Attention all Greeks. Be on the lookout for a man accused of sexual crimes and robberies who was detained and then released but we can’t name because of privacy laws. Just suspect everyone around you.
We can’t give his description either because that would be profiling and prejudicial, nor any details unless he’s caught and convicted – and even then maybe not.
You can’t make this stuff up, even in Greece, where even if you do the crime you don’t have to do the time, and can buy out your sentence for as little as 5 euros ($5.67) to escape the hoosegow, especially if you’re a rich embezzler – who can be named because it’s political and just fun to bandy it about.
It can be a tough balance between the public’s right to know and a defendant’s right to not have his or her identity known, because even if they are acquitted later it can be too late to restore a ruined reputation.
“What court do I go to to get my good name back?” That’s what a wrongly-accused person can feel if their name has been dragged through the mud in public, some losing spouses, friends, and their jobs.
In Greece, the identity of a suspect is generally protected – but not always – as in the case of former National Theater Director Dimitris Lignadis, who is in pre-trial detention on charges of raping two boys who were then minors, and an adult.
His lawyer Alexis Kougias said his client “has his obsessions, but he was never a rapist.” Maybe not, maybe so, and that’s for a trial to decide, but his name has been out there, as well as his face in photos and videos in police custody.
But we don’t know the names of seven people arrested over the deaths of 30 residents at a nursing home on Crete who were identified only as the owner, his daughter, two doctors three nurses and administrative staff.
Why not? Shouldn’t it be public knowledge in a case, overriding privacy because it could lead to other victims or families coming forth? They are accused of running a criminal organization – organized crime.
That includes accusations residents were abused, not fed, their clothes not cleaned, their homes robbed and forced to wear used diapers, said Kathimerini and Cretapost.
A Greek TV comedian was given a suspended prison sentence after being convicted of posting on the Internet sex videos of his former partner without her consent, a case that prompted a public debate on online privacy abuses.
Greek media identified him as Stathis Panagiotopoulos, a member of the popular Radio Arvyla (Unconfirmed Rumors) show. Panagiotopoulos was fired after a former partner alleged that he had posted online, without her consent, videos of them having sex.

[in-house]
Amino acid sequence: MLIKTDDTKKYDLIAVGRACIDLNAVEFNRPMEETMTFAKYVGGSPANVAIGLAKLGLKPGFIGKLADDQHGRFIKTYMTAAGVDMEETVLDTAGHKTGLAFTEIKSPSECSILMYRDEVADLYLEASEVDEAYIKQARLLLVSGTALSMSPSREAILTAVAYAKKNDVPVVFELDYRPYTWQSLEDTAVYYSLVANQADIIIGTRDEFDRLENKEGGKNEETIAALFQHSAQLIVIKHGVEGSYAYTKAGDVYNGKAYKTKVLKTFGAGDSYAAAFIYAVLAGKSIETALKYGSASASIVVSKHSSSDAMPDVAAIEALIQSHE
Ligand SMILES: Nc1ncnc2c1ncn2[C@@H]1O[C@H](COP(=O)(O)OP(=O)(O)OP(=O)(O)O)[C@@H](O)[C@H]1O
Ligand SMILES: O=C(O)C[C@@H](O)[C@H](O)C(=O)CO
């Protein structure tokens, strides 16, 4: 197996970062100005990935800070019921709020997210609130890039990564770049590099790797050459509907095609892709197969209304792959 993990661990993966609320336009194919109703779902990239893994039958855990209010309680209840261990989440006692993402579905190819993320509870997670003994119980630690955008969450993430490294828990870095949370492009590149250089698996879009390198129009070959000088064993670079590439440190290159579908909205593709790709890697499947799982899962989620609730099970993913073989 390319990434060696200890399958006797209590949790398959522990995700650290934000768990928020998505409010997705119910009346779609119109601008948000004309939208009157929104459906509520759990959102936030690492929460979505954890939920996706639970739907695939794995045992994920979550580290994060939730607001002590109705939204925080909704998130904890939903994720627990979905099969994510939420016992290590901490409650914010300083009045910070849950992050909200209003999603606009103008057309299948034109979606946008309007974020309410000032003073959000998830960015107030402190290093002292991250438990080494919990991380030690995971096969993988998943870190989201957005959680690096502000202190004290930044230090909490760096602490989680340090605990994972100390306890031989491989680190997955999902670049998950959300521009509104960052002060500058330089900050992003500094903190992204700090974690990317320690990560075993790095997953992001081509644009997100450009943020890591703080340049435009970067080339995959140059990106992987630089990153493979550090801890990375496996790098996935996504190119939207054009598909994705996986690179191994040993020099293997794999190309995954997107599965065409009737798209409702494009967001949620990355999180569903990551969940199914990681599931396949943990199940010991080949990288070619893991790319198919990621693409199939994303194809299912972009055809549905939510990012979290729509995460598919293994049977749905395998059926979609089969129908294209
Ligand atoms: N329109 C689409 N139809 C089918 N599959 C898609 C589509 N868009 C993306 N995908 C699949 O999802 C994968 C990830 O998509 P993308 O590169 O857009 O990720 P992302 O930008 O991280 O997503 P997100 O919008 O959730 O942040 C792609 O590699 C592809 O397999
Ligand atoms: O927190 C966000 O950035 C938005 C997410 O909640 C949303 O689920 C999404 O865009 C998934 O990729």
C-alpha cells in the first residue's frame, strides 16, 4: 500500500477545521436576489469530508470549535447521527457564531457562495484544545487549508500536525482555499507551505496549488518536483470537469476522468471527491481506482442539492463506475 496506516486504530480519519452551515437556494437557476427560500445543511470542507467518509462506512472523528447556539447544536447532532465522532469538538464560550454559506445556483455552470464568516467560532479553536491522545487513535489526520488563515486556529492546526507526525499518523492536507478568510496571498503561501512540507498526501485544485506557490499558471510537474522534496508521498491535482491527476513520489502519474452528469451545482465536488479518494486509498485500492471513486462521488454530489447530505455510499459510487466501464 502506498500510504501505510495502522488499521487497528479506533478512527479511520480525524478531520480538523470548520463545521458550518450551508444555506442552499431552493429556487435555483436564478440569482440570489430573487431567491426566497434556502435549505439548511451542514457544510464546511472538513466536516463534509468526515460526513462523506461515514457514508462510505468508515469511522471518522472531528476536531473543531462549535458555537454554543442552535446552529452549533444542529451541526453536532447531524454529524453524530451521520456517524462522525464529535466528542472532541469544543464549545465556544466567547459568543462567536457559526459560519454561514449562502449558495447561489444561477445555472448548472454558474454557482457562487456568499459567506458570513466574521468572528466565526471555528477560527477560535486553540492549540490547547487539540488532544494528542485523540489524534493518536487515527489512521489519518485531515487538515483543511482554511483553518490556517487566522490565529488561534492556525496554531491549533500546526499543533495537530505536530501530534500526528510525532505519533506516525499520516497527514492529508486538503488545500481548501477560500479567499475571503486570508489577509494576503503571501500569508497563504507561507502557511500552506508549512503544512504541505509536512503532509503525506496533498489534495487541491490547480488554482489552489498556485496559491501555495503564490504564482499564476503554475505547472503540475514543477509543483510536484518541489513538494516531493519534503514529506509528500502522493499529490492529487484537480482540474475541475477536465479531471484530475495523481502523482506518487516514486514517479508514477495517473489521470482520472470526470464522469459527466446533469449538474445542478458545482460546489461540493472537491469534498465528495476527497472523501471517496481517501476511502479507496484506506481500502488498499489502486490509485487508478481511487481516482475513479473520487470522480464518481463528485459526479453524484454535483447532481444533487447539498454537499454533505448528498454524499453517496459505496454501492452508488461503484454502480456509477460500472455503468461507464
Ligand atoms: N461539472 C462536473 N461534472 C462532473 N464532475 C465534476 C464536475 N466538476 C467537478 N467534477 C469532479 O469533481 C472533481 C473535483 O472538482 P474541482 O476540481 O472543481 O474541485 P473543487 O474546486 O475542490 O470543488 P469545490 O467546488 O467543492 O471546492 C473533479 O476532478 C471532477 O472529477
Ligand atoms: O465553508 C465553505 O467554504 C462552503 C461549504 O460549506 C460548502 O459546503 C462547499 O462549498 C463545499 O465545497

He was convicted of breaches of Greek privacy laws, which happens often in the media when it comes to celebrities and politicians, including 10 whose parties were rivals of the then-ruling Radical Left SYRIZA and accused of taking bribes from the Swiss pharmaceutical company Novartis.
Their names were released: including former premier Antonis Samaras, Bank of Greece Governor Yannis Stournaras and former PASOK party leader Evangelos Venizelos. No scandal has been proven and no one prosecuted for making false statements against them.
But in Thessaloniki a 39-year-old man was sentenced to 20 years in prison for raping and robbing three sex workers in March 2021, while pretending to be a police officer, which he, of course denied.
According to the indictment, the crimes took place just one month after his release from prison where he served 15 years for the murder of a 58-year-old psychiatrist, who was the former partner of his Cuban then-fiancée. The psychiatrist had been stabbed to death several times and found in a pool of blood next to his parked car.
The court had convicted him and his then-fiancée to life in prison, but a higher court reduced the sentence, accepting their previously clean criminal record. He hadn’t killed anyone before so that’s a good reason for leniency. What’s his name? You won’t find it in media reports without looking high and low.
A Greek mother and her Polish former partner were charged with manslaughter – not murder – in the killing of her 7-year-old son in 2017, who suffocated from having duct tape covering his mouth and nose before he was buried in cement on an apartment building roof while his mother was said to have later played video games.
The case broke open in November 2017 when police got a tip and found a toolbox containing two bags of human bones in the apartment shared by the boy’s mother, 29, and partner, 33, who was not the child’s father, said state-run ERT TV.
What are their names? Doesn’t the public have the right to know?
Also in Thessaloniki, AKA Hooligan City, a 19-year-old student, Alkis Kambanos, was murdered when stabbed in the leg and bleeding out in an attack by at least 10 men because he was a fan of the Aris soccer team, not their beloved PAOK.
We know his name but not of the 11 people arrested? Why not?
There are cases where the public’s right to know supercedes privacy, but what court do we go to to get their names? We want to know.